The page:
Nexus: New Day in Dependency Management
I switched to Maven in 2005, not long after 2 had come out. Ant just ran out of gas for me, despite a lot of people trying to throw it a life preserver. No question, years later, the biggest hassle of Maven has been the corporate repository that is required. This is kind of an interesting case from a Lean perspective because on the face of it, there should be no reason for this. Making the repo is super simple. And then access control involves just getting the cert and adding it to your keystore. The first problem with the keystore crap is you have to do it at the command line, then worse than that, the keystore, by default, is in the JDK, so when you install a new JDK version, you have to redo the cert. Ultimately, we adopted an approach where we had a trust store file in the maven directory so changing versions did not disrupt it. Not that big a deal.
I had used Archiva, whose main appeal was just to make it possible to add artifacts without having to use the hellish command line interface to do so. Recently, Archiva was not working in my tomcat installation on my mini server, so I went looking and found Nexus.
Nexus is a lot more ambitious. Even the early docs for Maven 2 said that your goal should be to make your corporate repo have all the files your projects need. We never did that, because it was not really easy to do. Nexus makes that not only easy, but transparent. I got it setup, and even more importantly, I got it hooked up to the Mac OS X Server edition‘s LDAP server (Open Directory) and then mert came in and setup the proxying. However, we didn‘t go through the poms and sanitize them.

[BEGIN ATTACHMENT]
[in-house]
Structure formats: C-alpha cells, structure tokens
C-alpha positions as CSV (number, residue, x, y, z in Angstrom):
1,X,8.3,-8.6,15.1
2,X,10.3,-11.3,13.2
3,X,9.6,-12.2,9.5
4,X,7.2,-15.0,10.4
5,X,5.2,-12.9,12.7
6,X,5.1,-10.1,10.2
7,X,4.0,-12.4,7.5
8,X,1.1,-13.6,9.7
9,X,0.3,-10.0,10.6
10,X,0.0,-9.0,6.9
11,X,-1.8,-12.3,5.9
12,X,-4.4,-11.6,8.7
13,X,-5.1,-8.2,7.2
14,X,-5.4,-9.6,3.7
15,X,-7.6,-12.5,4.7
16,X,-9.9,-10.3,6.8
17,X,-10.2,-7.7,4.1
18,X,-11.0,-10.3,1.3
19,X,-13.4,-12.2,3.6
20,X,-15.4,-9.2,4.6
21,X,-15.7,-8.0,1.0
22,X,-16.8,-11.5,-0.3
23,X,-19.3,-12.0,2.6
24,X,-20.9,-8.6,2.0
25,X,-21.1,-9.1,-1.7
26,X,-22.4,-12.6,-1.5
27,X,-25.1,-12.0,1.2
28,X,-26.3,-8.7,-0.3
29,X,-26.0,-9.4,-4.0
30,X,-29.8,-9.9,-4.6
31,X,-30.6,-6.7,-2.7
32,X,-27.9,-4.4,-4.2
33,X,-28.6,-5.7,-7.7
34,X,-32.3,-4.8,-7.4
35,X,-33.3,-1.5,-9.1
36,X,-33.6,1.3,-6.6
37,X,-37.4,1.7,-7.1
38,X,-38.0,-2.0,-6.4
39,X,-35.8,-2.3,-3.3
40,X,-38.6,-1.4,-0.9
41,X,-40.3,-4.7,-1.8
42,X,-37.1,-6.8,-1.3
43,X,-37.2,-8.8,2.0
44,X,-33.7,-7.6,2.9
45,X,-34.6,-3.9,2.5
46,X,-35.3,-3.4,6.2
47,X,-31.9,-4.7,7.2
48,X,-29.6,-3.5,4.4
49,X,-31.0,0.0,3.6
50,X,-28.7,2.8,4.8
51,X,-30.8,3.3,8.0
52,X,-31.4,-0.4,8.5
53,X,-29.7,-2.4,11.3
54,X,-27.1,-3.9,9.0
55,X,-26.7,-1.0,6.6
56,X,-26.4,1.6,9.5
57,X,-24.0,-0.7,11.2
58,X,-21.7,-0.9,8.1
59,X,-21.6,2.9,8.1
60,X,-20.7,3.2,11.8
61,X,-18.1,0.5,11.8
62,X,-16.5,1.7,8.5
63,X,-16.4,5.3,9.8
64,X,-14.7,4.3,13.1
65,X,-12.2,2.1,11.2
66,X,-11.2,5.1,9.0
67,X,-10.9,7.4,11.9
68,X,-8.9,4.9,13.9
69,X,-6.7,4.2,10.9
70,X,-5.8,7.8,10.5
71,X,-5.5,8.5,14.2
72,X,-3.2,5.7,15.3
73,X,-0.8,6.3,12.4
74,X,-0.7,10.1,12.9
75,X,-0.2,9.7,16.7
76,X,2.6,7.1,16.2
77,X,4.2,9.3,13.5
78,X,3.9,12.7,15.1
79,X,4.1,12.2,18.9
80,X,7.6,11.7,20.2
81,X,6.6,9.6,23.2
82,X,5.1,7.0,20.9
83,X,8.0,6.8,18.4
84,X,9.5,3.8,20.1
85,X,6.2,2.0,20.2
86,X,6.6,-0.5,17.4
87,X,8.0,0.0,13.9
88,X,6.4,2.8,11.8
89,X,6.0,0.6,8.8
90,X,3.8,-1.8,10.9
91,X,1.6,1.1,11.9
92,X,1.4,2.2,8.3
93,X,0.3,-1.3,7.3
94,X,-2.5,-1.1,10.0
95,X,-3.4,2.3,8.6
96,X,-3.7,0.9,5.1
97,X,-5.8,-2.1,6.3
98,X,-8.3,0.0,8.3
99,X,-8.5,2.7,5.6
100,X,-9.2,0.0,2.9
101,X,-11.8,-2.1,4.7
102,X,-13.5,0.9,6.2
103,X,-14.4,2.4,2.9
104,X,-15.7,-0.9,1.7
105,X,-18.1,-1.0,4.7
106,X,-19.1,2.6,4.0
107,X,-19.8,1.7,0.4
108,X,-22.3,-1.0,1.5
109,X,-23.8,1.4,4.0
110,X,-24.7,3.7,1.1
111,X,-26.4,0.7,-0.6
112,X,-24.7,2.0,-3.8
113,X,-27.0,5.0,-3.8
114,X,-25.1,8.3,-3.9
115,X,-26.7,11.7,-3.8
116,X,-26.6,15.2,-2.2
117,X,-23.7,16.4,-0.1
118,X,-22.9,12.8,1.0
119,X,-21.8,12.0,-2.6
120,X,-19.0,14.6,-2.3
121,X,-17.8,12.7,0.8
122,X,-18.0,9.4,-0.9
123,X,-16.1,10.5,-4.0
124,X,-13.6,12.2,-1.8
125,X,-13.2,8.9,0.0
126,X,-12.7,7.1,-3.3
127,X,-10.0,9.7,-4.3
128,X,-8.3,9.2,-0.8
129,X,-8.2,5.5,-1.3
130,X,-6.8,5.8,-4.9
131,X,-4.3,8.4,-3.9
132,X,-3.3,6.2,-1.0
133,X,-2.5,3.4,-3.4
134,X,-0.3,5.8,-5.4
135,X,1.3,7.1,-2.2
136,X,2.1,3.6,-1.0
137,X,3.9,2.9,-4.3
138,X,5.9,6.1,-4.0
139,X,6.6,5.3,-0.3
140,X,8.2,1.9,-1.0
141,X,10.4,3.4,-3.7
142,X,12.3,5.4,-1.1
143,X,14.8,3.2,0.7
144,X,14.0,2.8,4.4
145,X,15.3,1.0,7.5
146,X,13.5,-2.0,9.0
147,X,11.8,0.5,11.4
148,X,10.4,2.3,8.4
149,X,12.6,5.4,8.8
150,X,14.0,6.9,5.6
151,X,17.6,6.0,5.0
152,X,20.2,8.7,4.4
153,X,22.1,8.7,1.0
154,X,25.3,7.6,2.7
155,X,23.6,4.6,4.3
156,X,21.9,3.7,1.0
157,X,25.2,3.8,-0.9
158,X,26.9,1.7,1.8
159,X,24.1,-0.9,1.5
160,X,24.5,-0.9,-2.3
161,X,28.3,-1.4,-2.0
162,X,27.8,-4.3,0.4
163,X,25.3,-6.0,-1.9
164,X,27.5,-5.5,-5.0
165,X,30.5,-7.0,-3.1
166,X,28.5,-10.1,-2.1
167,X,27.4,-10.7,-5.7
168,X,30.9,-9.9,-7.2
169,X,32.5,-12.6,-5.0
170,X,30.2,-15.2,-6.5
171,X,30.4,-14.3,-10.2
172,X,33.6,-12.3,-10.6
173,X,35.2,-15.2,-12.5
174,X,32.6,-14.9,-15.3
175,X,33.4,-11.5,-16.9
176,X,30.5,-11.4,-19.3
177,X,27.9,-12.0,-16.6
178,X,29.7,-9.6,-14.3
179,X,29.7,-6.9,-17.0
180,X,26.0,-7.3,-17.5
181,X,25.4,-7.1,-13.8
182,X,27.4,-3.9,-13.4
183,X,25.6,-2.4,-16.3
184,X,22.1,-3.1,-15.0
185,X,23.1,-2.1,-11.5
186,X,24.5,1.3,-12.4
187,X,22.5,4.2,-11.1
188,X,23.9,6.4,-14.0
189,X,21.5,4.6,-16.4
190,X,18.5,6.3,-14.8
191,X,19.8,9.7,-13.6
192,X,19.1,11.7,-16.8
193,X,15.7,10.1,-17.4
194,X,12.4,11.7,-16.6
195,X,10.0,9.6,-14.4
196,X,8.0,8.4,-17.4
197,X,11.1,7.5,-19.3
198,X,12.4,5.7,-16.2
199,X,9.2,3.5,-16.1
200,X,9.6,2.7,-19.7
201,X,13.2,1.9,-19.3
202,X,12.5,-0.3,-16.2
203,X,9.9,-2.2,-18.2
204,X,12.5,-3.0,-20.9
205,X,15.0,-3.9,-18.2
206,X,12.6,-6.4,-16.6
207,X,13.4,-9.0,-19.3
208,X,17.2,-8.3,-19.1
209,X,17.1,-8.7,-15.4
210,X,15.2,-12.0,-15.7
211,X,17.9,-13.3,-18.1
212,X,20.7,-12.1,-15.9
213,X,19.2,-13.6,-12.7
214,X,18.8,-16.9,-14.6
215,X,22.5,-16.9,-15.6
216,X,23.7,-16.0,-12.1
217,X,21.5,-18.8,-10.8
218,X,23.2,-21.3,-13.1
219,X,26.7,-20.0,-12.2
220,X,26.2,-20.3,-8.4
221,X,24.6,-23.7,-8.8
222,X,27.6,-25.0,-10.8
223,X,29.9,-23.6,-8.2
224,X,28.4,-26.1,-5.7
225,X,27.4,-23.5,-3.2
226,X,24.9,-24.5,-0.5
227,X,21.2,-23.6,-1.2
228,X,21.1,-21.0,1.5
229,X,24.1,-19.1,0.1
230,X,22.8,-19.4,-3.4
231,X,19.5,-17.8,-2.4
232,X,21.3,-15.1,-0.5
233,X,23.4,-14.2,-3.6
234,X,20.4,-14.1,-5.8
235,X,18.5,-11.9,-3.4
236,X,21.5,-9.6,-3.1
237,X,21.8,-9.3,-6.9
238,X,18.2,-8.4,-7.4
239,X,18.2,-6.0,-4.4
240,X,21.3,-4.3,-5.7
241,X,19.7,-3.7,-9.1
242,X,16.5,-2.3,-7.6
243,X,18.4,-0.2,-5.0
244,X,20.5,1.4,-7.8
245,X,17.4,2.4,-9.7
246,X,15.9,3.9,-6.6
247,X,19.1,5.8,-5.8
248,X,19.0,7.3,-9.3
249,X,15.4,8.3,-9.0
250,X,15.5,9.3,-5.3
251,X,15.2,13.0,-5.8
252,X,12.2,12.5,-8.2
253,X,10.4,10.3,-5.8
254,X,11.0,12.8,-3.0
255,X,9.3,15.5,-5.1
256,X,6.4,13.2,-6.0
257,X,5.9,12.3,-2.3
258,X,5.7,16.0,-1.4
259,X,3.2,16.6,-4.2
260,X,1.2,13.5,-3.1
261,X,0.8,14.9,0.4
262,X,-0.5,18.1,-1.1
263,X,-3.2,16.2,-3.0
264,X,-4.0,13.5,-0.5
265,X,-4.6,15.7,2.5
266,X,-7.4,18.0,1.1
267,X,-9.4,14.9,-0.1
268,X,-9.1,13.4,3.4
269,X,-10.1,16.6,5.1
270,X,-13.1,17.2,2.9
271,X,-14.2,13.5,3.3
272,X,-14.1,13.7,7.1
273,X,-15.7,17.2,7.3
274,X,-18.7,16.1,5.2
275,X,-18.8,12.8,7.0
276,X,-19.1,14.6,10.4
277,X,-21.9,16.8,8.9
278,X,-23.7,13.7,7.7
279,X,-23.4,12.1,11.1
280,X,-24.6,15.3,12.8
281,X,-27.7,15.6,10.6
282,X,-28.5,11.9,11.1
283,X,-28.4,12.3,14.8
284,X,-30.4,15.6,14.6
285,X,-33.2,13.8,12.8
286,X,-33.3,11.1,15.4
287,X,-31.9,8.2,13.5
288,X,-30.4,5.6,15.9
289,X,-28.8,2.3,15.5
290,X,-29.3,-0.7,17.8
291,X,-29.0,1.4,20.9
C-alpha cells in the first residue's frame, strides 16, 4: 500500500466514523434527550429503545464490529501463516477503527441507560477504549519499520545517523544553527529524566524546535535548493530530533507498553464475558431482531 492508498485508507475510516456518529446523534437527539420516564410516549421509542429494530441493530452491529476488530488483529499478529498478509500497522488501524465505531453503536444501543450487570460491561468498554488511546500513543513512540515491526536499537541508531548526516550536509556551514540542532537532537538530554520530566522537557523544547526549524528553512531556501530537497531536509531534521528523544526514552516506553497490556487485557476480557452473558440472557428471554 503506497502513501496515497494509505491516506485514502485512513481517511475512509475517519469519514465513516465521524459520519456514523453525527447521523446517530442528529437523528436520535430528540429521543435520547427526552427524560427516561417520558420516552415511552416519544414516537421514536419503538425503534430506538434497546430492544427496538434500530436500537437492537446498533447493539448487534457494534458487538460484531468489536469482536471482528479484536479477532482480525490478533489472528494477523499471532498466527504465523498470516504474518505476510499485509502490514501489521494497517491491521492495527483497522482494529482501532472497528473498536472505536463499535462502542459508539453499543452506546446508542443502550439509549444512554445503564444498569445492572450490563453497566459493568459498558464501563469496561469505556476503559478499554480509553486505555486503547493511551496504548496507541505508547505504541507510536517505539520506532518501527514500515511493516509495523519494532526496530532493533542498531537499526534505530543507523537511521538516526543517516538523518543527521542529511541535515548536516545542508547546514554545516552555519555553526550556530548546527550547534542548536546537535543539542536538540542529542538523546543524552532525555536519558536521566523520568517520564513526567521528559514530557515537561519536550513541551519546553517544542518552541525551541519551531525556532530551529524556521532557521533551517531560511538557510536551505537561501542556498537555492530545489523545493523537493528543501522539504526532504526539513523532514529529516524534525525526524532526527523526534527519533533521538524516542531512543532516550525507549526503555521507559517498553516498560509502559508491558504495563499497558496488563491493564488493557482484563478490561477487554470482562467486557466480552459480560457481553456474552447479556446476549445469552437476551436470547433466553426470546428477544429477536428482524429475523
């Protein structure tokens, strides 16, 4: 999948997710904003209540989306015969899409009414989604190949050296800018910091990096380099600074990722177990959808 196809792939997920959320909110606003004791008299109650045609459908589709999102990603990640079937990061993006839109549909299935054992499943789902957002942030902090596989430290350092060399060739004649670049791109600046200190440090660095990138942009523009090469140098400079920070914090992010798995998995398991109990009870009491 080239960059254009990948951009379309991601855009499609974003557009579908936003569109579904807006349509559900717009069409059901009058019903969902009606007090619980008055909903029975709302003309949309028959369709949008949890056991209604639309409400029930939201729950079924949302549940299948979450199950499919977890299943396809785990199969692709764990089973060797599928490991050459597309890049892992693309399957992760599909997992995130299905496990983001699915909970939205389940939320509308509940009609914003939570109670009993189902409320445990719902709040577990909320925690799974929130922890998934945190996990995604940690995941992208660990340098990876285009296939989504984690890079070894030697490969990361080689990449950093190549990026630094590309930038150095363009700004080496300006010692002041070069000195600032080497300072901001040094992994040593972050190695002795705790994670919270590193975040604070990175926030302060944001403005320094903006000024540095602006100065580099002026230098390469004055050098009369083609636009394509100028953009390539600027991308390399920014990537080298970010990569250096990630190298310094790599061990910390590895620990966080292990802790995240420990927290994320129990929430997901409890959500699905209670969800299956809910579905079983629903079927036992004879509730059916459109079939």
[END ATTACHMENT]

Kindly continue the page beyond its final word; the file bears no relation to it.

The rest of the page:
For anyone who has ever used MoSCoW, the W is often the ugly stepsister, yet I think one of the marks of really great programmers is their instinct for opportunistic (there is a good connotation) changes. In part, because it requires creativity. Last night, I was wrestling again with some dependency issues from having added Amazon‘s aws-sdk (transitive dependency not being found on the jenkins server). Found a thread where the resolution was to add a path to nexus. Decided I would solve this problem and perform the sanitization of the poms finally.
It was remarkably painless. And the best thing about it is I think builds are going to be much faster for everyone. Also, issues like this can be resolved once and without any fiddling in the individual poms.
The only thing left on my Nexus list is to see if we can get rid of the certs and instead have users auth for non-public artifacts using LDAP. In other words, we are building things on Jenkins that are going into our corporate repo that are not available to the world. Can we just have those inNexus and then auth to gain access to them? Seems like it should work.